Article 5: The Regulation tries to propose a new, simple and foreseeable conflict rule consisting of applying only the law of the place of the consumer’s habitual residence, without affecting the substance of the professional’s room for manoeuvre in drawing up his contracts. This solution would be truly compatible with the high level of protection for the consumer demanded by the Treaty. It also seems fair in economic terms: a consumer will make cross-border purchases only occasionally whereas most traders operating across borders will be able to spread the cost of learning about one or more legal systems over a large range of transactions. Finally, in practice this solution does not substantially modify the situation of the professionals. Regarding other clauses, which the parties are free to draft as they wish, the freedom of the parties to draft their own contract is the rule that continues to prevail; it therefore matters little whether they are governed by the law of one or other party. Paragraph 2 specifies the conditions for applying the special rule. The first subparagraph now recalls that the consumer’s contracting partner, a concept defined in some detail by the Court of Justice, is a professional.
Article 6: The basic rules on individual employment contracts are defined by this article in connection with Article 3 of Rome I Regulation. However the content has been amplified and the reference is now to the “country in or from which…carries out...” to take account of the law as stated by the Court of Justice and its broad interpretation of the habitual place of work. This change will make it possible to apply the rule to personnel working on board aircraft.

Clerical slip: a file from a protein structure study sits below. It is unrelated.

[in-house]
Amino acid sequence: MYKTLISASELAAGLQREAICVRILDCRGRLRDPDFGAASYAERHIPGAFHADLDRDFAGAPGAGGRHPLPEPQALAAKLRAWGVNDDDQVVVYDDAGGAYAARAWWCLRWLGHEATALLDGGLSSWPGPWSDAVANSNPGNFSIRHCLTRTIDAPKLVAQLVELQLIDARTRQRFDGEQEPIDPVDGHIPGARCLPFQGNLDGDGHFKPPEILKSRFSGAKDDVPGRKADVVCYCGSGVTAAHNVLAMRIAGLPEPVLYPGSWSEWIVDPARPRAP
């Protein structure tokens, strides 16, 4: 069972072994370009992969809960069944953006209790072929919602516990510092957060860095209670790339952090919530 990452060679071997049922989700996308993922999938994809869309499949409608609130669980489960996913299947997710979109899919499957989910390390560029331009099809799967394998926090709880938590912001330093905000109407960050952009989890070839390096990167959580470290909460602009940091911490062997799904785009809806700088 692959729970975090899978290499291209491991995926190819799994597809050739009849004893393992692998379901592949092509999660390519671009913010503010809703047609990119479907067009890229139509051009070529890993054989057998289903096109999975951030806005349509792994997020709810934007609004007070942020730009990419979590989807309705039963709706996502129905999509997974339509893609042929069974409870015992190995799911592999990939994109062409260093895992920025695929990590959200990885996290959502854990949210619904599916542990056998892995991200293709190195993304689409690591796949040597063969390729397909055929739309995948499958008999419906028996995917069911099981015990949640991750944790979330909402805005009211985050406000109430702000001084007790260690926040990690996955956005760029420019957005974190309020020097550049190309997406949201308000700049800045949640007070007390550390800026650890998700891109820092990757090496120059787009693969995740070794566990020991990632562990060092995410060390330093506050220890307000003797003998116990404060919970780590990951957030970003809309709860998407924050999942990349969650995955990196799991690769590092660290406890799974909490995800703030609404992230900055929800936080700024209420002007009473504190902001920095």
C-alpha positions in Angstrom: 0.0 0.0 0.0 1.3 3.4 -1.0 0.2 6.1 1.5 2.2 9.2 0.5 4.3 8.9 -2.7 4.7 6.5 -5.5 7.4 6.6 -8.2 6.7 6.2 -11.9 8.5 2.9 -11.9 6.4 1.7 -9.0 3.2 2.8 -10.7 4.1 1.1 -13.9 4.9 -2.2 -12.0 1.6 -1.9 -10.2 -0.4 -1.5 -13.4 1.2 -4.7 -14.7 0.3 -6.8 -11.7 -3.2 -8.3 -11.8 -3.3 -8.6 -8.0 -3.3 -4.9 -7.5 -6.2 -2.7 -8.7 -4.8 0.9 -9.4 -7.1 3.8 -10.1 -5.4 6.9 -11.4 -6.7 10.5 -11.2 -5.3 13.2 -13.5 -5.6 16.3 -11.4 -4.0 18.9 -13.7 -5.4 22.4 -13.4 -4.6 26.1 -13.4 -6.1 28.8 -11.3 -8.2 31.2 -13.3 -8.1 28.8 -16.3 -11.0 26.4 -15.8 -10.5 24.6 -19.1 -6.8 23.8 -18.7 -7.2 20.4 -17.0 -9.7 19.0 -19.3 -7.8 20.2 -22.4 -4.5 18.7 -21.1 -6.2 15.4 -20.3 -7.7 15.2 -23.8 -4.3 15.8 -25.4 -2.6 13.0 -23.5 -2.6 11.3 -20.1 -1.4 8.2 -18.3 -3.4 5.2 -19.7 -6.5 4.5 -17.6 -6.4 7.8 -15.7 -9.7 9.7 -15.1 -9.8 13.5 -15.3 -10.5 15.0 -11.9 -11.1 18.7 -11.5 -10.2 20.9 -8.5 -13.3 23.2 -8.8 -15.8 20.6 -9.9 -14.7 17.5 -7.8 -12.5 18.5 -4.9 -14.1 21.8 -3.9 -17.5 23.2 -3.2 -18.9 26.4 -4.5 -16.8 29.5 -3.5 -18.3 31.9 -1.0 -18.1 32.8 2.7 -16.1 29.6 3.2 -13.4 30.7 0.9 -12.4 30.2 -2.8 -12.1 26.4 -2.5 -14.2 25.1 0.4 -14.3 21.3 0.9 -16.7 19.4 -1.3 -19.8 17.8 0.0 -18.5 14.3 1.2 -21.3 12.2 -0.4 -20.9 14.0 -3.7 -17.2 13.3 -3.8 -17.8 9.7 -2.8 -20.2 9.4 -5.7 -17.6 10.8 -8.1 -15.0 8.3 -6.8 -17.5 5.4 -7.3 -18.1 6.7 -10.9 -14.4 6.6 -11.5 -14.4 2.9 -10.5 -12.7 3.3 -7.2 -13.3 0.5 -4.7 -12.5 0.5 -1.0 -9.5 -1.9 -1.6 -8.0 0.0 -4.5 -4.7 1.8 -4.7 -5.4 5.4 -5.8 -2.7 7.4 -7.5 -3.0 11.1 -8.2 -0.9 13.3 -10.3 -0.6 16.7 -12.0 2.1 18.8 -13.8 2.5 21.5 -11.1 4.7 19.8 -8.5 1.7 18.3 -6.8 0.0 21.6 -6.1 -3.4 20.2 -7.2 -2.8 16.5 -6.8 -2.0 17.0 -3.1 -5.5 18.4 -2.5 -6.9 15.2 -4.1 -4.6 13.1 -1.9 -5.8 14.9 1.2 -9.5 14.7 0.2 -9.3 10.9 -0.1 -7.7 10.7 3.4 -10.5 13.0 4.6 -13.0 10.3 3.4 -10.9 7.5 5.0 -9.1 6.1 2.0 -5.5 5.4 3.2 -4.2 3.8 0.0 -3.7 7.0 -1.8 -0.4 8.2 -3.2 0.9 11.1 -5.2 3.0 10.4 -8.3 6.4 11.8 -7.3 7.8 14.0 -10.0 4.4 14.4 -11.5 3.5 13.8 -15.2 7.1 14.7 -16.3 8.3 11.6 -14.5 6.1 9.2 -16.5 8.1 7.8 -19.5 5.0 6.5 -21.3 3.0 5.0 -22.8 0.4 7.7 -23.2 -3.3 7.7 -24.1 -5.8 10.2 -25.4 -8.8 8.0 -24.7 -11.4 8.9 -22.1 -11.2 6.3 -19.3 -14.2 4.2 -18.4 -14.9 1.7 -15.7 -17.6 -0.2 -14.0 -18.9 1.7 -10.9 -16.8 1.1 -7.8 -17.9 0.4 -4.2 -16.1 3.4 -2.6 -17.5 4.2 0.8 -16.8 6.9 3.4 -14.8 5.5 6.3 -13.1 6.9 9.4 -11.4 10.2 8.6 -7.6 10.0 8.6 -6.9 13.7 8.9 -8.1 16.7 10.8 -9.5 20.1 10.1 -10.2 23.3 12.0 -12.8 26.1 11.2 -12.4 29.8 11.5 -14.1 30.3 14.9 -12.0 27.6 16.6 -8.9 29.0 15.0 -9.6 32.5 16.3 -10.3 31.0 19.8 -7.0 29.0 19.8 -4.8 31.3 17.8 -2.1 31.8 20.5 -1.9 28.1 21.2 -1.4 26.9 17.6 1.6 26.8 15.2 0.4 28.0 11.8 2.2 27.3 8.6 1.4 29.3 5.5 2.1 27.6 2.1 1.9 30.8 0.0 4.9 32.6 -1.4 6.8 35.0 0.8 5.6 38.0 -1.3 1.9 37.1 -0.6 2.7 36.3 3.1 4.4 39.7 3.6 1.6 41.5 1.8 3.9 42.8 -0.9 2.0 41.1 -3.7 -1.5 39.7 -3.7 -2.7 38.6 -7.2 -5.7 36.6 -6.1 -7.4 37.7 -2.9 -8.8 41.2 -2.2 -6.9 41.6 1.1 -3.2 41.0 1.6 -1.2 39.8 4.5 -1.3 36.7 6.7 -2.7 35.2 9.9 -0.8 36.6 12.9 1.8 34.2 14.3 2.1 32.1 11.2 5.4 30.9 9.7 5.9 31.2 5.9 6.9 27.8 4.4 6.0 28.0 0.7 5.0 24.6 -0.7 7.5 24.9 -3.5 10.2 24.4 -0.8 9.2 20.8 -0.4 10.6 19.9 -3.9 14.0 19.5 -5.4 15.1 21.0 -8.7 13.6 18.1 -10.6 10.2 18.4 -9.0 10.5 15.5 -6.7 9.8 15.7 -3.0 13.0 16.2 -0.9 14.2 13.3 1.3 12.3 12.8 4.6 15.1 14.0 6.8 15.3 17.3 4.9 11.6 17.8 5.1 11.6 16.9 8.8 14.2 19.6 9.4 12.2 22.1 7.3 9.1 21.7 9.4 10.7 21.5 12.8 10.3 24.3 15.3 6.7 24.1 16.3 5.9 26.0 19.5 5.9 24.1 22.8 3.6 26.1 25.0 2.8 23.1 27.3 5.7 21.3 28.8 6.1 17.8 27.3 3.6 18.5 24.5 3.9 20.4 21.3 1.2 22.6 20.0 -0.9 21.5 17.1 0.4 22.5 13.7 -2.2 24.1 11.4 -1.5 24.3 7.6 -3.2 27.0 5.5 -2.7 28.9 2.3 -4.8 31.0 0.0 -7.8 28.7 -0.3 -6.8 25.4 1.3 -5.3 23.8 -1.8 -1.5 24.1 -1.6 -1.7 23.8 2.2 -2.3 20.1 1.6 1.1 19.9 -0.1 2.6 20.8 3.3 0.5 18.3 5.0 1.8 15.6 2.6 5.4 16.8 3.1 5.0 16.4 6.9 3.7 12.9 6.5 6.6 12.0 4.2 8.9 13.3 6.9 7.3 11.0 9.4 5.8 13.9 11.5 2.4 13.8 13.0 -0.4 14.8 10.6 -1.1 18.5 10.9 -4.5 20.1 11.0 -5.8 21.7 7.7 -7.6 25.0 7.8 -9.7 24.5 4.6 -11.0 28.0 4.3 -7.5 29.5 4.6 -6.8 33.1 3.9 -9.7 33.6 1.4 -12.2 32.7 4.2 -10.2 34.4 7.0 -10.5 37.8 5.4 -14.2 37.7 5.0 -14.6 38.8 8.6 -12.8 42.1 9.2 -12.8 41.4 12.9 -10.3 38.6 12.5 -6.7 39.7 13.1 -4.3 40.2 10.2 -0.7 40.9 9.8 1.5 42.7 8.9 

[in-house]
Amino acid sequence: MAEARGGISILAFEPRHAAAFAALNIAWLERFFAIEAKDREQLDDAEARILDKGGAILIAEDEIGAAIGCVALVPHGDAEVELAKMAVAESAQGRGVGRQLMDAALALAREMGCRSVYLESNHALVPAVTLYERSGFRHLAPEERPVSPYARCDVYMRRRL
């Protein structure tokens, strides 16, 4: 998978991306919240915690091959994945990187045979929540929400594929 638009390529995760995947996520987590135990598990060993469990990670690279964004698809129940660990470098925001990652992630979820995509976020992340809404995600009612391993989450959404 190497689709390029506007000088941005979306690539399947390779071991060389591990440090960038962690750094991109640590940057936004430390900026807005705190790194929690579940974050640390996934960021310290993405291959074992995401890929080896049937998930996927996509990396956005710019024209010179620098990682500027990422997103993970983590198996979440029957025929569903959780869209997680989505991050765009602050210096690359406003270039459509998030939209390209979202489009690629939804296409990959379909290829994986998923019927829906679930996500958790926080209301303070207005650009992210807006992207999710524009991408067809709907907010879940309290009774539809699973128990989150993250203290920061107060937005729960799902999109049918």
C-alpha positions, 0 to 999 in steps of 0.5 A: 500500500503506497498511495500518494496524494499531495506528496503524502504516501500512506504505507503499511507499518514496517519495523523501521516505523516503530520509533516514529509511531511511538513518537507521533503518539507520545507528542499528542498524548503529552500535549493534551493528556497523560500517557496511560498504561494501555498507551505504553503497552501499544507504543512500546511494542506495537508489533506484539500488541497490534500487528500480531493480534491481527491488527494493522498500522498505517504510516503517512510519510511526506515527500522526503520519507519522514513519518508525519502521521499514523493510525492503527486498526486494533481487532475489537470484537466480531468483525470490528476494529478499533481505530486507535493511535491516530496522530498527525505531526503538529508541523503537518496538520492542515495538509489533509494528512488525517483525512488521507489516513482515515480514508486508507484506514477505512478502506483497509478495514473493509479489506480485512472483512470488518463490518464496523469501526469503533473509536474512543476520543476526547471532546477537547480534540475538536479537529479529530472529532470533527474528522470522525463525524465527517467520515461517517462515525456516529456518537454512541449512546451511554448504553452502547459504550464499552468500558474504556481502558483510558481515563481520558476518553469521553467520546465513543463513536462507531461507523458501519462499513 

Article 7: The Regulation introduces a specific rule for contracts concluded by an agent, affirming that a contract between principal and agent shall be governed by the law of the country in which the agent has his habitual residence, unless the agent exercises or is to exercise his main activity in the country in which the principal has his habitual residence, in which case the law of that country shall apply. The relationship between the principal and third parties arising out of the fact that the agent has acted in the exercise of his powers, in excess of his powers or without power, shall be governed by the law of the country in which the agent had his habitual residence when he acted. However, the applicable law shall be the law of the country in which the agent acted if either the principal on whose behalf he acted or the third party has his habitual residence in that country or the agent acted at an exchange or auction.